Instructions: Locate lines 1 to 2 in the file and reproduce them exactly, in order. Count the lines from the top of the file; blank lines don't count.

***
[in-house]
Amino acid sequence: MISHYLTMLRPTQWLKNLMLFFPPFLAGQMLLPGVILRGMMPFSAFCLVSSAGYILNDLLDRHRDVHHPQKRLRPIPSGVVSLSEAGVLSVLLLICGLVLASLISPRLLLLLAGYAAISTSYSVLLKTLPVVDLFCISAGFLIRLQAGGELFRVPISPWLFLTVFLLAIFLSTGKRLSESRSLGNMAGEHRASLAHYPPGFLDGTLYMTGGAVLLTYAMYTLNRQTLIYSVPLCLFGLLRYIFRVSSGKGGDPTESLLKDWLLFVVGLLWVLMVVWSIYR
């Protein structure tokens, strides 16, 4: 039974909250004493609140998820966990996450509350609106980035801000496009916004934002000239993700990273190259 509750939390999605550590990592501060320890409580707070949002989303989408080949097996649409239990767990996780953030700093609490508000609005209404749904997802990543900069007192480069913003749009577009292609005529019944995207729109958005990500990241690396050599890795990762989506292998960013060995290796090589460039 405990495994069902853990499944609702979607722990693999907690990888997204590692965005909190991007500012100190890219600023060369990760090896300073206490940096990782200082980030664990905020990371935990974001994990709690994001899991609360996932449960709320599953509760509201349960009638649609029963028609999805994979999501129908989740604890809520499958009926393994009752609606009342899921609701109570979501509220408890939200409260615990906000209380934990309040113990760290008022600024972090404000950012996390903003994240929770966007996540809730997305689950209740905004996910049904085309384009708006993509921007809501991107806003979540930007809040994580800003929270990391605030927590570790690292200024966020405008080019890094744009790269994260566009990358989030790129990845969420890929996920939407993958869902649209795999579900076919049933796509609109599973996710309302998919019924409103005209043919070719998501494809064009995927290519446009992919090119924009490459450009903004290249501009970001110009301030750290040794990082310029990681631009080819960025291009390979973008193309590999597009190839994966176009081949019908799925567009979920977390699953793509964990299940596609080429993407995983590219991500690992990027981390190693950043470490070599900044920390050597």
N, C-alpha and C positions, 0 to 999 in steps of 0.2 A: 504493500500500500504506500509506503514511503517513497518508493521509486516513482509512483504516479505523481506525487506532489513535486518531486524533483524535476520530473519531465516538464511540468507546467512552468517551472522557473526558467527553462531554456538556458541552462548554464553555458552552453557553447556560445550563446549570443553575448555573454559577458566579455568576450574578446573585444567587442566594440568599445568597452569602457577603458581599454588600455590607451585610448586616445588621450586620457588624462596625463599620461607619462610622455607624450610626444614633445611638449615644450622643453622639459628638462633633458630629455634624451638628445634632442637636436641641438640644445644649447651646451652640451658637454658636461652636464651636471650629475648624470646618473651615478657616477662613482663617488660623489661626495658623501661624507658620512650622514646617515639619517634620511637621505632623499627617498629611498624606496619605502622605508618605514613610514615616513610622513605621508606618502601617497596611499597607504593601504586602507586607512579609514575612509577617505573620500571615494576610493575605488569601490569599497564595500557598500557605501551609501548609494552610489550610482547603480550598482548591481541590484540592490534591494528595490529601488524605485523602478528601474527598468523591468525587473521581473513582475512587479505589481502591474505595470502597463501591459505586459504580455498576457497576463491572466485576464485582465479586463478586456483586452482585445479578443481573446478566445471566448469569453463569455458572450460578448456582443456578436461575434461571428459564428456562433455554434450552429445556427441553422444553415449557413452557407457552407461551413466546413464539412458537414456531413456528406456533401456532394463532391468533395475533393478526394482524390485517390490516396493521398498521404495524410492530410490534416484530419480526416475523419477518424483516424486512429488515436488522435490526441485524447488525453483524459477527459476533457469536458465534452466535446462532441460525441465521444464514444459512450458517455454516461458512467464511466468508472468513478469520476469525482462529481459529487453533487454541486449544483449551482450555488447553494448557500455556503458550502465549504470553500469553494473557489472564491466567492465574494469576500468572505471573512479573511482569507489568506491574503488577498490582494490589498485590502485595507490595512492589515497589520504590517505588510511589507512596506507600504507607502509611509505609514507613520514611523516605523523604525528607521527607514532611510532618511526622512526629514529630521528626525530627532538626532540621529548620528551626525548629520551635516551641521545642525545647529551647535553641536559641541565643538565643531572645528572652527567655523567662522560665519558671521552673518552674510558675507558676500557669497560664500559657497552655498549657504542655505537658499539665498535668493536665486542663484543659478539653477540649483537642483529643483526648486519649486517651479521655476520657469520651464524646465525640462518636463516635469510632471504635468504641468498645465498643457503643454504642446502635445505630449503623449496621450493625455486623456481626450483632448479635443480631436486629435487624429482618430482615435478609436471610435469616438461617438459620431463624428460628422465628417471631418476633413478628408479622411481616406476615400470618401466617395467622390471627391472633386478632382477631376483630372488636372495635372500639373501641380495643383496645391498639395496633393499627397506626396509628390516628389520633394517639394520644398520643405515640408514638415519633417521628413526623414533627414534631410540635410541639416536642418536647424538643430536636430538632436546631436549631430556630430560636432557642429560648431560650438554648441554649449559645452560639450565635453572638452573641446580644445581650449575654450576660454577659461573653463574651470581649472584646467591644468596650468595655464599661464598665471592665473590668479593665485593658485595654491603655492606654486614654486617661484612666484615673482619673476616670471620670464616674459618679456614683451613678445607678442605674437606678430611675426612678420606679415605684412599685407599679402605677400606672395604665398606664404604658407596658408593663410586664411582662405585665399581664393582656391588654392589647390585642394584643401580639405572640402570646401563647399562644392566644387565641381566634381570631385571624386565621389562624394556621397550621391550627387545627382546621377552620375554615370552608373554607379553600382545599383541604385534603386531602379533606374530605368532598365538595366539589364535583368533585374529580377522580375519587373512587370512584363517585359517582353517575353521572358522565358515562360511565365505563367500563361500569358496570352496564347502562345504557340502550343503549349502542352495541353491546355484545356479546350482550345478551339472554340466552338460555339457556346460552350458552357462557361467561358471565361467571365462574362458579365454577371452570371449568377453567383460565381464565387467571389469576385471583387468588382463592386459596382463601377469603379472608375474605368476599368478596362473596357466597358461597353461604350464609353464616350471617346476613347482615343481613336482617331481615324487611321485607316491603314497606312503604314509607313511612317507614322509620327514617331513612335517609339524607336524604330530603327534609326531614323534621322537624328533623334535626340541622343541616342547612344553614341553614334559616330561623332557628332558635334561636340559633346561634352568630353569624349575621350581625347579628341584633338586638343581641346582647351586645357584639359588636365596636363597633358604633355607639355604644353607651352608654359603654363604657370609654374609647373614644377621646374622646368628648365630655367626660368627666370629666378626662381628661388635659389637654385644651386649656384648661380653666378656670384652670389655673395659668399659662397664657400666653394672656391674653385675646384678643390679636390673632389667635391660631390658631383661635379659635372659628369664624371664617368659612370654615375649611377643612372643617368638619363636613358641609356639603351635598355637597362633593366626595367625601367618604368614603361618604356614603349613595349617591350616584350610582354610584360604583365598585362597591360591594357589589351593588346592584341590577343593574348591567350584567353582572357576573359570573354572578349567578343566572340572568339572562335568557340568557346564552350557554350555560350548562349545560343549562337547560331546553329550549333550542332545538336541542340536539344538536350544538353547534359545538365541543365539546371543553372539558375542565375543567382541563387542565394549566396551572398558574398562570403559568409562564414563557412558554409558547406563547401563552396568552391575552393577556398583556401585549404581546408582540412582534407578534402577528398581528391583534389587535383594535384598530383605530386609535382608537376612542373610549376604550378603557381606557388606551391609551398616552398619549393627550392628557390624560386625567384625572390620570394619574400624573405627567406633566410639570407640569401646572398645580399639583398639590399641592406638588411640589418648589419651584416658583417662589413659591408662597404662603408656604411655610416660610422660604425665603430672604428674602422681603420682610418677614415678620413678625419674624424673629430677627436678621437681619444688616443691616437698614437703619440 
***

[in-house]
Amino acid sequence: MISHYLTMLRPTQWLKNLMLFFPPFLAGQMLLPGVILRGMMPFSAFCLVSSAGYILNDLLDRHRDVHHPQKRLRPIPSGVVSLSEAGVLSVLLLICGLVLASLISPRLLLLLAGYAAISTSYSVLLKTLPVVDLFCISAGFLIRLQAGGELFRVPISPWLFLTVFLLAIFLSTGKRLSESRSLGNMAGEHRASLAHYPPGFLDGTLYMTGGAVLLTYAMYTLNRQTLIYSVPLCLFGLLRYIFRVSSGKGGDPTESLLKDWLLFVVGLLWVLMVVWSIYR